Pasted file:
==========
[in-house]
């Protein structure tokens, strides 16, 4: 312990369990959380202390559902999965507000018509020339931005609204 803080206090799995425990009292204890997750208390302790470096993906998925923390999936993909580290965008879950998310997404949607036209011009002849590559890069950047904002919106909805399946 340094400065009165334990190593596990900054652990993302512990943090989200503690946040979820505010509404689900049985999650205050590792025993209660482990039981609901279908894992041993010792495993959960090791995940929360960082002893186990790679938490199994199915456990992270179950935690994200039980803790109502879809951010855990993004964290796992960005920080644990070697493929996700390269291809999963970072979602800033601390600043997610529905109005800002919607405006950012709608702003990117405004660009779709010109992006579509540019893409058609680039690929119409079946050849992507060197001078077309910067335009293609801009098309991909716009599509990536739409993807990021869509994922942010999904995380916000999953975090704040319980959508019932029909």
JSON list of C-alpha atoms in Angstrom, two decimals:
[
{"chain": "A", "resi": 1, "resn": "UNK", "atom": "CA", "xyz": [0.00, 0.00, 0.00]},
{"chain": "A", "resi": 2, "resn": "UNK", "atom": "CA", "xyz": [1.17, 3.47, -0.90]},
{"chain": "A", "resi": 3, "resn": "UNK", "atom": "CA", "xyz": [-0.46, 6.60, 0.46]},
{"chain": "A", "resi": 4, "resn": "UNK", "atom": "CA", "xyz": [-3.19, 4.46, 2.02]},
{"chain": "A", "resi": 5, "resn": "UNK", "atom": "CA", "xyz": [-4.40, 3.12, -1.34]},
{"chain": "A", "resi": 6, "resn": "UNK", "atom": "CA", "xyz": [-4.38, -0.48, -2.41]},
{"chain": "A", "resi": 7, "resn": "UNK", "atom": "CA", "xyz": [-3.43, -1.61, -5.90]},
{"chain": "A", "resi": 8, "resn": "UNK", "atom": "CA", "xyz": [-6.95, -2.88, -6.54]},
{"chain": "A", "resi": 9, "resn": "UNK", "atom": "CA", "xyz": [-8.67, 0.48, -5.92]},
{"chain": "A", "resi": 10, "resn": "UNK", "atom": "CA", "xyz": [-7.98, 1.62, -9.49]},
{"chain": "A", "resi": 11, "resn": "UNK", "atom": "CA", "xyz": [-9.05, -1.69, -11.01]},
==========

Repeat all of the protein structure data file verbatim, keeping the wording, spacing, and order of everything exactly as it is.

[in-house]
């Protein structure tokens, strides 16, 4: 312990369990959380202390559902999965507000018509020339931005609204 803080206090799995425990009292204890997750208390302790470096993906998925923390999936993909580290965008879950998310997404949607036209011009002849590559890069950047904002919106909805399946 340094400065009165334990190593596990900054652990993302512990943090989200503690946040979820505010509404689900049985999650205050590792025993209660482990039981609901279908894992041993010792495993959960090791995940929360960082002893186990790679938490199994199915456990992270179950935690994200039980803790109502879809951010855990993004964290796992960005920080644990070697493929996700390269291809999963970072979602800033601390600043997610529905109005800002919607405006950012709608702003990117405004660009779709010109992006579509540019893409058609680039690929119409079946050849992507060197001078077309910067335009293609801009098309991909716009599509990536739409993807990021869509994922942010999904995380916000999953975090704040319980959508019932029909």
JSON list of C-alpha atoms in Angstrom, two decimals:
[
{"chain": "A", "resi": 1, "resn": "UNK", "atom": "CA", "xyz": [0.00, 0.00, 0.00]},
{"chain": "A", "resi": 2, "resn": "UNK", "atom": "CA", "xyz": [1.17, 3.47, -0.90]},
{"chain": "A", "resi": 3, "resn": "UNK", "atom": "CA", "xyz": [-0.46, 6.60, 0.46]},
{"chain": "A", "resi": 4, "resn": "UNK", "atom": "CA", "xyz": [-3.19, 4.46, 2.02]},
{"chain": "A", "resi": 5, "resn": "UNK", "atom": "CA", "xyz": [-4.40, 3.12, -1.34]},
{"chain": "A", "resi": 6, "resn": "UNK", "atom": "CA", "xyz": [-4.38, -0.48, -2.41]},
{"chain": "A", "resi": 7, "resn": "UNK", "atom": "CA", "xyz": [-3.43, -1.61, -5.90]},
{"chain": "A", "resi": 8, "resn": "UNK", "atom": "CA", "xyz": [-6.95, -2.88, -6.54]},
{"chain": "A", "resi": 9, "resn": "UNK", "atom": "CA", "xyz": [-8.67, 0.48, -5.92]},
{"chain": "A", "resi": 10, "resn": "UNK", "atom": "CA", "xyz": [-7.98, 1.62, -9.49]},
{"chain": "A", "resi": 11, "resn": "UNK", "atom": "CA", "xyz": [-9.05, -1.69, -11.01]},